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Advertising on Facebook - How does Facebook help in doing business?

Facebook makes most of its money through ads and at the same time, helps brands expand and choose their target audience. How does that work?
Gehad Hussein | 22.12.2011

Facebook has become the biggest social network with masses of shared content and over 500 million users in 2011.

And till now, one can use it for free. How does Facebook make money then? Here is a summary on how advertising is being dealt with within the Facebook Corporation and how ordinary users can affect what ads they are exposed to.

From the beginning, the people who built Facebook wanted it to be free for everyone. It now costs over a billion dollars a year to run Facebook, and delivering ads is how Facebook pays for this.

What are Facebook ads?
Answer: Facebook strives to show relevant and interesting advertisements to their users and their friends. Here are the facts about Facebook Ads:
- Ads can appear in the right-hand column of pages throughout Facebook. Ads are eligible to appear on many types of pages, including apps, photos, groups, pages, profiles (timelines), and the home page.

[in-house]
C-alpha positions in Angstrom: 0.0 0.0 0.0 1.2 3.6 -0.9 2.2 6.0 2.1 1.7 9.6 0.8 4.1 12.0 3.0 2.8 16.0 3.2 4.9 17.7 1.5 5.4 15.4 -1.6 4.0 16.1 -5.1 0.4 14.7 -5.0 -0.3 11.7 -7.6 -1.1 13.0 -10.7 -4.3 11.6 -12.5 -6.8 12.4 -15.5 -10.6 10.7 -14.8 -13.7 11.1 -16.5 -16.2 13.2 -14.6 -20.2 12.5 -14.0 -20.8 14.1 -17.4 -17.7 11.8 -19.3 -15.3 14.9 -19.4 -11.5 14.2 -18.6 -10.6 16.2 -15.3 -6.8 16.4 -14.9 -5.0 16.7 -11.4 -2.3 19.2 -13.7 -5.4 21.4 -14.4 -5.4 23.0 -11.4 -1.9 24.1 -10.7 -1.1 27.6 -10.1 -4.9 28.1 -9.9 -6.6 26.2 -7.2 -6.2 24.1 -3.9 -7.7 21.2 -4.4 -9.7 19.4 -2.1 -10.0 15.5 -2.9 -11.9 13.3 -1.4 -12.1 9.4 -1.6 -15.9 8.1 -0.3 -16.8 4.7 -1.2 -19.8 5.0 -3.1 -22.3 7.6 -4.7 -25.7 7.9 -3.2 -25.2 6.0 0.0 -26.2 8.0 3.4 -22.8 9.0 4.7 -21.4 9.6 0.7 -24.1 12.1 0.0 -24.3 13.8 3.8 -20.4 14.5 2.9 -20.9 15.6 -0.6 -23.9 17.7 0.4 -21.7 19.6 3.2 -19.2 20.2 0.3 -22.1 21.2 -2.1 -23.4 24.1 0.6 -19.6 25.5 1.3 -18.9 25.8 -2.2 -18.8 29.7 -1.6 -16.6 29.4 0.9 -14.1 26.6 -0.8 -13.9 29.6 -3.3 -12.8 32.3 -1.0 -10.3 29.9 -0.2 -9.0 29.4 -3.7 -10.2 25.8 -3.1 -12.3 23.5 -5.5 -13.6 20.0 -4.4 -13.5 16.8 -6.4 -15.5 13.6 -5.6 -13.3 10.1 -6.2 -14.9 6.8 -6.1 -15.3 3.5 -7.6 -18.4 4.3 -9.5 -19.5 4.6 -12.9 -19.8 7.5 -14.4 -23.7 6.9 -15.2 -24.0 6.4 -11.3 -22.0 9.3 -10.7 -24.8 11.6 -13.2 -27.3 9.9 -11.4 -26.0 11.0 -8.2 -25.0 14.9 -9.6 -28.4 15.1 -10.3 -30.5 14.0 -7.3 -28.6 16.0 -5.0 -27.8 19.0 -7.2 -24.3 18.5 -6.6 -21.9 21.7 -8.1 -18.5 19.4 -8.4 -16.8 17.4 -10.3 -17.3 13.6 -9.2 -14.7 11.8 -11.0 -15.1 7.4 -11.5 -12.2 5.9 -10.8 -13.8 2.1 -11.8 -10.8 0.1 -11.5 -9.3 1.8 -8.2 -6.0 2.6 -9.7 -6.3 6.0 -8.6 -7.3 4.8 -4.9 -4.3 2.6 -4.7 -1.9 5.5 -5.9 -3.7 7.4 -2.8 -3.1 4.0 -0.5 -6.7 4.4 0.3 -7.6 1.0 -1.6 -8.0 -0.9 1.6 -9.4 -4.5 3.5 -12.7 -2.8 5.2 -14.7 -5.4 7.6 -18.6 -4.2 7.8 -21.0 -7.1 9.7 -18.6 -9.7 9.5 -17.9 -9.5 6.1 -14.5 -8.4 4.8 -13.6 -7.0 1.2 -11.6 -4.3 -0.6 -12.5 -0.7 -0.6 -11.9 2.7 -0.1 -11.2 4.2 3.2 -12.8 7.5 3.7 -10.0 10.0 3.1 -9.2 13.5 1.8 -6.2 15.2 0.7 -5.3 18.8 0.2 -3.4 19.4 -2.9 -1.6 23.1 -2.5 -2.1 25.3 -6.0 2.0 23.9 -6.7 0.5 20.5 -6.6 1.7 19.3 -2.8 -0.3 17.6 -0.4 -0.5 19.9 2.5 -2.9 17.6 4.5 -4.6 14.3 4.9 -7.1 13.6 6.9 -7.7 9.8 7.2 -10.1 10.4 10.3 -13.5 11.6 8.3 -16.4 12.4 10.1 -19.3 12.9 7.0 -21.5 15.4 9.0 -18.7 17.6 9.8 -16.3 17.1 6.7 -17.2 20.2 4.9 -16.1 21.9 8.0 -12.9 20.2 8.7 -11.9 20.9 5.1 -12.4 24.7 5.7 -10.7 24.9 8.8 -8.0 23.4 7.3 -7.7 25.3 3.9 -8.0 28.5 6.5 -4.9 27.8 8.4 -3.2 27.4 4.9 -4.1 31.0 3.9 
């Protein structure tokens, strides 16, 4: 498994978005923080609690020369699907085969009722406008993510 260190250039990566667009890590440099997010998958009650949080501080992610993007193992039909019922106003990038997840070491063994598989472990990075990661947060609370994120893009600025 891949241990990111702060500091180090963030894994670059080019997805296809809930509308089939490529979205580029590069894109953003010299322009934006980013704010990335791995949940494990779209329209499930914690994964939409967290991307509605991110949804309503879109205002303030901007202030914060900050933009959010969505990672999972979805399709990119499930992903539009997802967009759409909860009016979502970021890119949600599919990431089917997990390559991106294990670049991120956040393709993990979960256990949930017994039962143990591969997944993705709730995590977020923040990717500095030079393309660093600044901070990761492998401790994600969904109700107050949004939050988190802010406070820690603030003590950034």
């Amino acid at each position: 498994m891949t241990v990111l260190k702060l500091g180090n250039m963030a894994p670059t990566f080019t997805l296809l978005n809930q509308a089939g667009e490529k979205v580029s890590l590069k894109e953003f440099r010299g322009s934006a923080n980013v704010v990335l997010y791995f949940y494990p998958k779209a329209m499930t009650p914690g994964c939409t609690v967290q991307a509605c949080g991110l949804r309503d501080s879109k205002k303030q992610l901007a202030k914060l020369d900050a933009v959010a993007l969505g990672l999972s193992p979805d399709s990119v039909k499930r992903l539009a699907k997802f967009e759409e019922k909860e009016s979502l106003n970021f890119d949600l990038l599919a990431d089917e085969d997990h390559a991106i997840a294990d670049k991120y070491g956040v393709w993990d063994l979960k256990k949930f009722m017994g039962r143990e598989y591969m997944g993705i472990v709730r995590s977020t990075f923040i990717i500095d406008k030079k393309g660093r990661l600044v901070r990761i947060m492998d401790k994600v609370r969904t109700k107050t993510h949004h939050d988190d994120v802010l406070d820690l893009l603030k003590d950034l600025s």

- The content of a Facebook Ad is sometimes paired with news about social actions (e.g., liking a Page) that the user's friends have taken.
- Friends might see news about the social actions users have taken in Facebook Ads. This news will only be shown to confirmed friends and will adhere to applicable privacy settings the user has set for their account.
- Facebook doesn't sell user information to advertisers.
- Facebook actively enforces policies that help protect the user's experience with third-party applications and ad networks.

There are three steps on how advertisement is being dealt with:
1. A business creates an ad:
Let's say a gym opens in your neighborhood. The owner creates an ad to get people to come in for a free workout.

2. Facebook gets paid to deliver the ad:
The owner sends the ad to Facebook and describes who should see it: people who live nearby and like running.

3. The right people see the ad:
Facebook only shows you the ad if you live in town and like to run. That's how advertisers reach you without knowing who you are.

As for users: Unlike ads on television, you can impact the ads you see on Facebook. Spot something that doesn't interest you? Click the X and it's gone.

What are Sponsored Stories?
Sponsored Stories are stories that are eligible to appear in a user's News Feed. These show up on the right-hand column of pages on Facebook. The types of stories that can be surfaced include: Page likes, Page posts, Page post likes, check-ins, app shares, apps used and games played, and domain stories.

Can a user block Facebook Ads or opt out of ads showing on my account?
It's not possible to block Facebook Ads from showing on pages within your account.

Why does a user see particular ads on Facebook?